It is sad that to the hearts of so many good people baptism in the Holy Ghost is an unwanted experience. To their eternal loss the great truth has been obscured and discredited, or made undesirable to them by reason of false emphases, and presented upon wrong grounds. Most of these grounds have been laid as a result of mistaken ideas as to its nature and purpose. In itself this is bad enough, but it is not as bad as the ill- effects it has had on earnest souls. Great mischief has been wrought among countless numbers of honest enquirers, deterring them from entering into the full blessings of God. 'For', they say, 'if these people who claim to be baptized in the Spirit cannot even agree among themselves as to what it is all about, or what things a person may look for as proofs that it has taken place in him, of what use is it all?
However unjustifiable it may be, this position is not beyond understanding, for one of the most unhappy features of the controversial issues raised is that all these theories seem to be advanced upon some sort of scriptural basis, which to the unconvinced is most confusing. More exasperating still, many of these theories have also been as well-argued as they appear to have been textually based, which only makes the matter even more perplexing.
Lest this article should become one more contribution to the bewildering maze of ideas at present befogging the issue, let us consider the fact that the Lord: (1) desires that we each have a true spiritual experience of the Baptism in the Spirit, and (2) has in scripture provided us with indisputable facts and sound logical reasons from which we may draw proper conclusions.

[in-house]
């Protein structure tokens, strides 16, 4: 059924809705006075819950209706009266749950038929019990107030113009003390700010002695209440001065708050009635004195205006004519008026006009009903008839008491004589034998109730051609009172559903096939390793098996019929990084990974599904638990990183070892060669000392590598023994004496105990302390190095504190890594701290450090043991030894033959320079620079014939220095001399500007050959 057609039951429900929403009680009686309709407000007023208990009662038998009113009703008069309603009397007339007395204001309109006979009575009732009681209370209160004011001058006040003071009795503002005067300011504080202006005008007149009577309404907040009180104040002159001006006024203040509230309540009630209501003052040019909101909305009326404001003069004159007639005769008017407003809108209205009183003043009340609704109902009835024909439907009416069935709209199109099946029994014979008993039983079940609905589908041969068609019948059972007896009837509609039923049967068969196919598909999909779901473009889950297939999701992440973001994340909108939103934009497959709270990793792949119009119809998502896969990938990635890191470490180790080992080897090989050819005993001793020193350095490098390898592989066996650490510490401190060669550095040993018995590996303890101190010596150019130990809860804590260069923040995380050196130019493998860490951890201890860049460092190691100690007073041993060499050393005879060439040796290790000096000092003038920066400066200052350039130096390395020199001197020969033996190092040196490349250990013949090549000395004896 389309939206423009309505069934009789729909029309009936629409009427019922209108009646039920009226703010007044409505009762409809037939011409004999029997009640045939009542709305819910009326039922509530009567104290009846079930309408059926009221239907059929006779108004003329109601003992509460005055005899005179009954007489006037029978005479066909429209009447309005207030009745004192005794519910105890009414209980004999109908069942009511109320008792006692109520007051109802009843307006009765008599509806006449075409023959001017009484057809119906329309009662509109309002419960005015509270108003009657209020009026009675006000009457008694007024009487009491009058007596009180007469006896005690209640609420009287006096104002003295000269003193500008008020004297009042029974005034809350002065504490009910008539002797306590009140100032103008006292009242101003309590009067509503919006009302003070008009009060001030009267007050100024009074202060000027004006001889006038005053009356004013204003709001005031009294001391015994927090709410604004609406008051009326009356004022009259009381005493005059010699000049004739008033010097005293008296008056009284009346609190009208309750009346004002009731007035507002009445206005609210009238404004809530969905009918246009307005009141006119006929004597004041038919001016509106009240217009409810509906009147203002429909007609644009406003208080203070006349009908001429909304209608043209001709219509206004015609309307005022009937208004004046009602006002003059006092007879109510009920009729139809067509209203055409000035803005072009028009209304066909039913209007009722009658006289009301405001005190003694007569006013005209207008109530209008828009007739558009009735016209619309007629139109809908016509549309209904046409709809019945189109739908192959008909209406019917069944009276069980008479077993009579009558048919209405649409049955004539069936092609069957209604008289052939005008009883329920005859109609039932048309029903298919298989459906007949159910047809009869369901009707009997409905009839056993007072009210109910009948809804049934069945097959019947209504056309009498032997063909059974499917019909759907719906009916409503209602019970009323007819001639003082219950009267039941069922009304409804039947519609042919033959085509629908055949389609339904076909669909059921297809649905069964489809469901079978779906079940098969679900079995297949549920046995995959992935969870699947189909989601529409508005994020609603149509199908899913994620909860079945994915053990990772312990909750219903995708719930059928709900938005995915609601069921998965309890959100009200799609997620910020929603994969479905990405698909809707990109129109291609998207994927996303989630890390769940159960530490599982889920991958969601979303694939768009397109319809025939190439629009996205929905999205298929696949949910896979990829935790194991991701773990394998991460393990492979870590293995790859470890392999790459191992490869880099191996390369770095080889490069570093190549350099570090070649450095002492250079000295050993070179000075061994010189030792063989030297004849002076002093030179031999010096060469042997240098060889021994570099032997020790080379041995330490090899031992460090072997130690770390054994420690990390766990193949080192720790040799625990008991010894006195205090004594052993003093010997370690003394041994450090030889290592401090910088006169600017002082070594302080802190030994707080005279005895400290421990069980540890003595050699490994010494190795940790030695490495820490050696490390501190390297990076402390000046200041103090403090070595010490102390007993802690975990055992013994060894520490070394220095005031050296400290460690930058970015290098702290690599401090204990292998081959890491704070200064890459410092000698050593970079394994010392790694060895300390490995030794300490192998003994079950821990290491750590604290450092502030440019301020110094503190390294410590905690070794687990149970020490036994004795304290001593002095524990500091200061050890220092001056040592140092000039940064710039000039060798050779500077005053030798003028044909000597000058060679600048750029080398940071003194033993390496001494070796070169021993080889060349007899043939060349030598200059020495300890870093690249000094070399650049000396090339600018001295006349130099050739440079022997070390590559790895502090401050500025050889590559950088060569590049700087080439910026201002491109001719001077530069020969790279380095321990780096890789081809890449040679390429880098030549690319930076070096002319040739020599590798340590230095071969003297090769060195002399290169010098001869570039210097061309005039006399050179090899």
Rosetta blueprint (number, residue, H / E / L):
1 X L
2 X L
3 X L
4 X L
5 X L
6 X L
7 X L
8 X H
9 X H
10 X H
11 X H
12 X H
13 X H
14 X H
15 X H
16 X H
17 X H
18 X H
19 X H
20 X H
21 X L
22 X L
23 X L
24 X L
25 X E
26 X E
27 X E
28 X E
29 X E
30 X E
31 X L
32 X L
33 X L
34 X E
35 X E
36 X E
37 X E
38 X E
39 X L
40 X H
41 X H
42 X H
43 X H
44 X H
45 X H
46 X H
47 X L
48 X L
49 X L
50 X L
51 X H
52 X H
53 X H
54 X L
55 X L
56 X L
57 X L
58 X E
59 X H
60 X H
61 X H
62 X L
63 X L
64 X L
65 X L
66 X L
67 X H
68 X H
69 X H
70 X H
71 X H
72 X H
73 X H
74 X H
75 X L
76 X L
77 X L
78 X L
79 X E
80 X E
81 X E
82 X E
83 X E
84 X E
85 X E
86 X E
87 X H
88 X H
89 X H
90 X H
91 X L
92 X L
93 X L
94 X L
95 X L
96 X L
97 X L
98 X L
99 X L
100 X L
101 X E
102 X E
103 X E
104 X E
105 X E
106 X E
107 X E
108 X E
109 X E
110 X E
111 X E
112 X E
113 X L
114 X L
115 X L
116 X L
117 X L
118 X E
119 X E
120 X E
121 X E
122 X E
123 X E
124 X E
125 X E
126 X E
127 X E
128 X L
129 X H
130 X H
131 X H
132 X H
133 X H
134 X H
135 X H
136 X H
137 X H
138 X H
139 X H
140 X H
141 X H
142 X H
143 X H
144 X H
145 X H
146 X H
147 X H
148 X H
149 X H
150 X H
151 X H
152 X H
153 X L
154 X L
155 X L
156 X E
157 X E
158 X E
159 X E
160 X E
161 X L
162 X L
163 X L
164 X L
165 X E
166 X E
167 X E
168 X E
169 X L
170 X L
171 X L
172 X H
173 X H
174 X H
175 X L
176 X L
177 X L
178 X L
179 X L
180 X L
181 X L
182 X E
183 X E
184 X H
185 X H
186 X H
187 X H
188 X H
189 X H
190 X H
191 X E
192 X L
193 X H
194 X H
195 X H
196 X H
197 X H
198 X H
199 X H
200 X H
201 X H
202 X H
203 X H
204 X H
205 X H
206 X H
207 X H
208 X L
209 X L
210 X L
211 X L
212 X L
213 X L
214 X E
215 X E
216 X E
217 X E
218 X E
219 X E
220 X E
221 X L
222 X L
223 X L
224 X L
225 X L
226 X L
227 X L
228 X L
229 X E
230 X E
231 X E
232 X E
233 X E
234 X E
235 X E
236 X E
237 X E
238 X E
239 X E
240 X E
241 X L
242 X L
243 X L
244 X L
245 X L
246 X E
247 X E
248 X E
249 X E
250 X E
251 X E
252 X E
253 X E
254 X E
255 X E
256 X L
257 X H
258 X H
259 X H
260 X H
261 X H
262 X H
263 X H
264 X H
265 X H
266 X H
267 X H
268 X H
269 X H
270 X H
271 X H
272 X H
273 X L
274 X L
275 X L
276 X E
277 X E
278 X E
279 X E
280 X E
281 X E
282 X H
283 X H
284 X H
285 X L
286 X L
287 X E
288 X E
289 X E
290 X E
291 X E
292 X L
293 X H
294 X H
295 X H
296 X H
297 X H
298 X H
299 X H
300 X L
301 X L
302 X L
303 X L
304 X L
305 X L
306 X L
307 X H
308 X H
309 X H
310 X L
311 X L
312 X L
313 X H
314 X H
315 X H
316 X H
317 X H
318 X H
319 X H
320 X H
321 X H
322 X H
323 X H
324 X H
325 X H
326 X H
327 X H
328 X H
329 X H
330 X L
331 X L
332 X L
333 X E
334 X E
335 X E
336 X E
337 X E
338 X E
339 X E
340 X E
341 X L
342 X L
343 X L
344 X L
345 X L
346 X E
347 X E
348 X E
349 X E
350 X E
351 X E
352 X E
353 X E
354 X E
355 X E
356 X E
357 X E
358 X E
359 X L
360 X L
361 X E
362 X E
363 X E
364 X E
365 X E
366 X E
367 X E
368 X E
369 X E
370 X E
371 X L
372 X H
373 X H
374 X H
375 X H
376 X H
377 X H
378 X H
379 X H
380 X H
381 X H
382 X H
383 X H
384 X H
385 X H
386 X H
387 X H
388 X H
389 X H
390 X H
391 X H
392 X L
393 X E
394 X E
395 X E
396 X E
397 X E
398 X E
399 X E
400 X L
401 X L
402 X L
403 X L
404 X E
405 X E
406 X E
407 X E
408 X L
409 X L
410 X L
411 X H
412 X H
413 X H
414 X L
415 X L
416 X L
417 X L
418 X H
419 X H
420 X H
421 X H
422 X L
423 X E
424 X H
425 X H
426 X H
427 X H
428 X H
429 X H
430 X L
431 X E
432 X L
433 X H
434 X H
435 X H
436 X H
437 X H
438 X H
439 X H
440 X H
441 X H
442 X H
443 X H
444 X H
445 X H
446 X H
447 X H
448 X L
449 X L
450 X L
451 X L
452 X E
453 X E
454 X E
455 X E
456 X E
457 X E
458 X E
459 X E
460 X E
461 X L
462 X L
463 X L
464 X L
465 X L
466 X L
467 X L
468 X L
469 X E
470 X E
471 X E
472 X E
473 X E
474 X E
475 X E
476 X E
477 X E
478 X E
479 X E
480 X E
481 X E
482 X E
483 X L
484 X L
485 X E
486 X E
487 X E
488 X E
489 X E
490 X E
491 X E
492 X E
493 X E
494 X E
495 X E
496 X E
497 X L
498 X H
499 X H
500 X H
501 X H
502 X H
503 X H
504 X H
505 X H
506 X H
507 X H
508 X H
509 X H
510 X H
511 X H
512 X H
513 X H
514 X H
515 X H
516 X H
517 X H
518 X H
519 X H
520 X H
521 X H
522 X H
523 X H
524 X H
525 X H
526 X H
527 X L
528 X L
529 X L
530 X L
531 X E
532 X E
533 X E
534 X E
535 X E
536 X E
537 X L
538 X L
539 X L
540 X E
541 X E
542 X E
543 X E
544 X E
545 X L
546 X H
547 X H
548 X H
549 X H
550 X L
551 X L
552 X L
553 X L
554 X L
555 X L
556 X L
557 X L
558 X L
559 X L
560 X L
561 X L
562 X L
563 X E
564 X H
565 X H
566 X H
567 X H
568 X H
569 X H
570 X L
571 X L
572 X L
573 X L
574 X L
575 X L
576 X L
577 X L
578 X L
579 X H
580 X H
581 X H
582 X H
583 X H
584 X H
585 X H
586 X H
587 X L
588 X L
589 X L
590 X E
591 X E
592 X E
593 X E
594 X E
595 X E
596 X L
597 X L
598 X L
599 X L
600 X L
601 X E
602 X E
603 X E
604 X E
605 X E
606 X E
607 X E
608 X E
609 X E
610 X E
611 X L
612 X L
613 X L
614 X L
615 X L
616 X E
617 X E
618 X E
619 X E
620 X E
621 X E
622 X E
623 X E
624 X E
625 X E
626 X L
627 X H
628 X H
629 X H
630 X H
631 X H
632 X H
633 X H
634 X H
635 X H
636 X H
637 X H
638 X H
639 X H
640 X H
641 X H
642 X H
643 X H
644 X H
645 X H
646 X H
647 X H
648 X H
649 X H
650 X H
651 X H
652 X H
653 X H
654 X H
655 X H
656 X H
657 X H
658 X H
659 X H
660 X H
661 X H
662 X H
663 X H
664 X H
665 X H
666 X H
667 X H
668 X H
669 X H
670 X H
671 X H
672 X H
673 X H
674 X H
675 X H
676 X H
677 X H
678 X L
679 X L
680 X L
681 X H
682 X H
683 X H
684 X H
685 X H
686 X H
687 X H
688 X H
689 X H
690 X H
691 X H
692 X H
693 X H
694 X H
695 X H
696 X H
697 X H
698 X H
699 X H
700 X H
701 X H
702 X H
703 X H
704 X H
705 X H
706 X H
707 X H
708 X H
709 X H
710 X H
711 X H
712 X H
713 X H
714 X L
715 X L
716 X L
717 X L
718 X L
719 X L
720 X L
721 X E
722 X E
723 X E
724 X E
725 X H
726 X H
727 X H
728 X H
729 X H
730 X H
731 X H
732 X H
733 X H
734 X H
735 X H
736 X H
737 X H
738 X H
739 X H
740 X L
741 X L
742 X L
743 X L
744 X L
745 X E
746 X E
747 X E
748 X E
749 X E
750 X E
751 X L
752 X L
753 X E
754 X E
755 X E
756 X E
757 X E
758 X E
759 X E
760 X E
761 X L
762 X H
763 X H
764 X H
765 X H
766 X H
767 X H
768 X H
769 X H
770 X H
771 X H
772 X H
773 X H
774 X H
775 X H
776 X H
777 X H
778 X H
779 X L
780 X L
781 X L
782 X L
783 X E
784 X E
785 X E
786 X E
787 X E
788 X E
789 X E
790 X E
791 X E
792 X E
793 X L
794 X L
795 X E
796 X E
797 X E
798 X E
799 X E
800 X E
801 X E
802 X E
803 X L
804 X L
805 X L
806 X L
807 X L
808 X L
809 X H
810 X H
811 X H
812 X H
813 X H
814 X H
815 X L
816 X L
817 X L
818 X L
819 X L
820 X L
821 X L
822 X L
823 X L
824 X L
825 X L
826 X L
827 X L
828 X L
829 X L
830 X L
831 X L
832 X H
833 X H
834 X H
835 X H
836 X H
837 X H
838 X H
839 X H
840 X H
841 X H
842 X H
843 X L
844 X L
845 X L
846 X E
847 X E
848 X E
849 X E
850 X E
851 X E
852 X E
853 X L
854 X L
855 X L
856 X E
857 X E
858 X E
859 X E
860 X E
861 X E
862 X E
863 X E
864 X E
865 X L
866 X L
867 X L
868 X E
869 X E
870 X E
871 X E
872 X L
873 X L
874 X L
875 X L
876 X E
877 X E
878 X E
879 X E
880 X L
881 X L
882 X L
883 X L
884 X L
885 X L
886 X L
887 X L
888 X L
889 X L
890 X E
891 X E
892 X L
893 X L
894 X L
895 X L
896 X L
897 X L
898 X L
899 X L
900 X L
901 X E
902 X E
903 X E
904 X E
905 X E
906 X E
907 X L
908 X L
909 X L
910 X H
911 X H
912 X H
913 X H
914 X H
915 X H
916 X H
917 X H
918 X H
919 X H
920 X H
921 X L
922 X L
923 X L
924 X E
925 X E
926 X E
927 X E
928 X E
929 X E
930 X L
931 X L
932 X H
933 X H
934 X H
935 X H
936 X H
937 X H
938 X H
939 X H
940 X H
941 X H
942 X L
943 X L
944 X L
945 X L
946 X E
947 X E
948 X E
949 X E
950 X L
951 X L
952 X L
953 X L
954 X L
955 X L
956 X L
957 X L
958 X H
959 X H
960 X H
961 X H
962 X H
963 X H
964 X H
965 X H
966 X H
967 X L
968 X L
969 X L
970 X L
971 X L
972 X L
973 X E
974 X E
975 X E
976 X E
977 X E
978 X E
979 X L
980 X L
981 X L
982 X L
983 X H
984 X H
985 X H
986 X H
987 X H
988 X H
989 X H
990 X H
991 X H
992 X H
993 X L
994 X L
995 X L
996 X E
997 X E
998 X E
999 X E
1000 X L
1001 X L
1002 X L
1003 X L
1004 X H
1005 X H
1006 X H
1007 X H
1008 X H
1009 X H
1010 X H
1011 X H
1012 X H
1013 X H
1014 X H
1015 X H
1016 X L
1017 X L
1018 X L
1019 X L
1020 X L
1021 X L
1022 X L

With this in mind, we will proceed to examine one of the theories concerning the Baptism in the Spirit as it is held and propagated in some quarters, namely the theory of the 'initial evidence'. Although during the course of this paper, reference will be made to counterfeit experiences, we shall not primarily be concerning ourselves with these. It is our purpose only to establish that which is genuine.
Simply and fairly stated, the theory of initial evidence is that the Baptism in the Spirit must at the time of the experience, or almost immediately following it, be accompanied by speaking words in a tongue completely unknown to the person baptized. This phenomenon is the sole initial evidence that the baptism has genuinely taken place.
(From the book - The True Evidence of Baptism in the Holy Spirit)